Duncan Ian Bowen Lloyd, Lieutenant, Indian Army. Duncan was born on 16 March 1886, the son of Charles and Margaret MacFie Lloyd (nee Campbell), of Waunifor, Maesycrugiau. He was educated at Oswestry Grammar School, and Clifton College before attending Sandhurst in 1905. Duncan was gazetted Second Lieutenant in 1906, and accepted a Commission into the Indian Army in 1907, seeing service in India. At the outbreak of war he was Quartermaster of the 1st Battalion, 5th Ghurkha Rifles, which had served in the Middle East before landing on Gallipoli. Duncan was placed in charge of the 1/6th Ghurkha Rifles there, but was killed in action at Damajelik Bair, during the Defence of Helles on 14 August 1915, aged 29. He was originally buried where he fell, but his grave was lost during further fighting, and today Duncan is remembered on the Helles Memorial. Duncan was mentioned in Sir Ian Hamilton’s Despatches on 17 March 1917, for his gallant services at Gallipoli.
Gwion Llewellyn Bowen Lloyd, Captain, Dorsetshire Regiment. Gwion was born on 21 February 1888, the son of Charles Lloyd, and of Margaret MacFie Lloyd (nee Campbell), of Waunifor, Maesycrugiau. Gwion had been commissioned into the Dorsetshire Regiment, and served with their 5th Battalion, attached to 34 Brigade, 11th (Northern) Division. The Division came into existence of Army Order No.324, issued on 21 August 1914, authorising the formation of the six new Divisions of K1. It was formed of volunteers, under the care of the War Office. Initially without equipment or arms of any kind, the recruits were judged to be ready by late spring 1915, and it was ordered to reinforce the beleaguered garrison on Gallipoli. On 1 July 1915 the Division sailed from Liverpool, landing at Alexandria, and on to Mudros, completing concentration by 28 July 1915. On 7 August 1915 they landed at Suvla Bay, Gallipoli, and fought in the Battle of Sari Bair, where Gwion was killed in action on 11 August 1915, aged 27. He has no known grave, and is commemorated on the Helles Memorial, Gallipoli, alongside his brother Duncan.
David Morgan, Private, 31896, Welsh Regiment. David was the husband of Mary Morgan, of Pontfach, Llandyssul. He enlisted at Carmarthen into the 21st Battalion, Welsh Regiment, which was a Reserve Battalion, and was training at Kinmel Park in readiness to be sent to France to join the 2nd Welsh, when he took ill and died on 9 April 1916, aged 44. He is buried in Llandyssul (St. John) Churchyard.
John Osborne, Able Seaman, Z/3613, Royal Navy. John was born on 9 November 1897, the son of Walter and Elizabeth Osborne, of 74, Moors Cottages, Crockenhill, Swanley Junction, Kent. He resided at Cwmmarch, Llandyssul prior to the war, and served with the Royal Navy, aboard the SS Madame Renee. John was drowned when the ship was sunk off Scarborough by a German U-Boat on 10 August 1918. He was just 19 years old, and is remembered on the Plymouth Naval Memorial, Devon.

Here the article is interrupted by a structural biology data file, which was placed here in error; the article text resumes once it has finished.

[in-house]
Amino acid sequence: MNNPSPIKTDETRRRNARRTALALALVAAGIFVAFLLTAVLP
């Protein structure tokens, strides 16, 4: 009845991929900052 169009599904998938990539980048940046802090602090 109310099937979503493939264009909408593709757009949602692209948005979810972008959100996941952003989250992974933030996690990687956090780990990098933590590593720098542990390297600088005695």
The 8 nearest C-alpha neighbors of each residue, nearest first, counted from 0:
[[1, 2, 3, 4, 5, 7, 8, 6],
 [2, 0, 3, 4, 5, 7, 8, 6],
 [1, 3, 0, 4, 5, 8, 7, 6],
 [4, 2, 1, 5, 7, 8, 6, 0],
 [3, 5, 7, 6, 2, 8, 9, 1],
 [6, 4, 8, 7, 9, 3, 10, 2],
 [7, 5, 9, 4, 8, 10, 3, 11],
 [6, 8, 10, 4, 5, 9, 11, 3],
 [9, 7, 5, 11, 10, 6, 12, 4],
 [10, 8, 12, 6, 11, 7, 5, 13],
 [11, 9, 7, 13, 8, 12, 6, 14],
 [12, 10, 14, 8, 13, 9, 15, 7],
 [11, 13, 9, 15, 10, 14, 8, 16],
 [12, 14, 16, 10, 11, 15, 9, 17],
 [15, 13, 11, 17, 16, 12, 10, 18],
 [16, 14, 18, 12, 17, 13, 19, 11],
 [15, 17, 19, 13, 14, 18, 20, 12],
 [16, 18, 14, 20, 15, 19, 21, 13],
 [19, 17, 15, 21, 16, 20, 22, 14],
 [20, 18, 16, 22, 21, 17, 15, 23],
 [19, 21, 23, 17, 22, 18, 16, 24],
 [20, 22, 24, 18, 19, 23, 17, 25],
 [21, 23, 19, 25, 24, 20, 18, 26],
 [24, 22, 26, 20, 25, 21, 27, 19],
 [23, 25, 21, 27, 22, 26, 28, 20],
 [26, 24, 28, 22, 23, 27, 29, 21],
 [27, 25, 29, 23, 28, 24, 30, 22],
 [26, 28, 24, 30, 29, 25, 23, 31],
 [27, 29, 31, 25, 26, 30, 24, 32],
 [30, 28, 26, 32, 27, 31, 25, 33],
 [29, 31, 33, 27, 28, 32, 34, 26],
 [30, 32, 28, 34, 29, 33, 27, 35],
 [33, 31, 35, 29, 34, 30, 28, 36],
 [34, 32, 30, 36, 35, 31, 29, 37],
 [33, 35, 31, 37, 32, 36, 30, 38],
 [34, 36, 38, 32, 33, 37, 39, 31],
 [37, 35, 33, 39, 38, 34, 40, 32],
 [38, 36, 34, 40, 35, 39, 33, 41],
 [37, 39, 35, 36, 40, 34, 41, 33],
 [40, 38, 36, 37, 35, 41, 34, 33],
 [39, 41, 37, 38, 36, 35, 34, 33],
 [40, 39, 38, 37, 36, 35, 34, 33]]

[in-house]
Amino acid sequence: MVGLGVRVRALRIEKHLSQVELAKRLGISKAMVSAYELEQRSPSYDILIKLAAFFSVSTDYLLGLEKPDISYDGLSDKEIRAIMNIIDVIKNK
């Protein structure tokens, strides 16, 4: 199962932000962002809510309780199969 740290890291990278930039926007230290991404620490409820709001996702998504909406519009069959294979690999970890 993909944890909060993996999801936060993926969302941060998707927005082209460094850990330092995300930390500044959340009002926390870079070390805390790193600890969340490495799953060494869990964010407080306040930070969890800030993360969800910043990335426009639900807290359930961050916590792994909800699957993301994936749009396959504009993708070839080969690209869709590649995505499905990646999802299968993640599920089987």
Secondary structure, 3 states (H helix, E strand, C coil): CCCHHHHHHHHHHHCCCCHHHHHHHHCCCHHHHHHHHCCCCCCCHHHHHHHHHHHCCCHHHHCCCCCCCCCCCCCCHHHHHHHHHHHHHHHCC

William Henry Russen, Private, 21969, Welsh Regiment. William was born in Marylebone, the son of Eleanor Russen. He had trained at an agricultural school in Kent, before moving to work at Cwmmarch, Llandyssul prior to the war. William enlisted at Llandyssul into the Welsh Regiment, and was posted to France on 17 February 1915, joining the 2nd Battalion, Welsh Regiment, which was attached to 3 Brigade, 1st Division. William saw plenty of action during his short time in France, taking part in the Second Battle of Ypres, and in the Battle of Loos on 25 September. He was slightly wounded, and returned to Cwmmarch on leave during the first week of October. On 15 October, William was working a threshing machine, when his trousers got caught up in the machinery, and had broken his leg. He was brought to Carmarthen Infirmary for treatment, but began complaining of a sore jaw, and died of lockjaw on 25 October 1915, aged 20. William was buried with full military honours in Carmarthen Cemetery.
James Alexander Logan Stewart, Lieutenant, Rifle Brigade. James was born on 7 March 1893, and educated at Winchester and Trinity College, Cambridge. He was the son of Lieutenant James Logan Stewart, 7th Hussars and the Hon. Eveline Mary, of Alltrodyn, Llandyssul. James was commissioned into the Rifle Brigade on 2 September 1913, and was promoted to full Lieutenant on 30 November 1914, being sent to the front in December, 1914, where he was posted to their 1st Battalion, was attached to 11 Brigade, 4th Division. James hadn’t been on the Western Front for long, when he found himself in charge of two Platoons at Shell Trap Farm, Wieltje, during the Battle of Frezenberg. He was reported missing on 13 May 1915, and was later notified as have been killed in action that day by the Red Cross. James was only 22 years old, and is buried in Poelcapelle British Cemetery, Belgium.
World War Two, 1939-1945
Ieuan Tom James, Sergeant, 1181333, Royal Air Force Volunteer Reserve. Ieuan was the son of David James, and of Rachel James, of Llanfihangel ar Arth. He served with 148 Squadron, Royal Air Force, which was equipped with the Vickers Wellington II, based in the Middle East at Kabrit. Ieuan was killed in action in North Africa on 19 January 1942, aged 27. He is commemorated on the Alamein Memorial, Libya.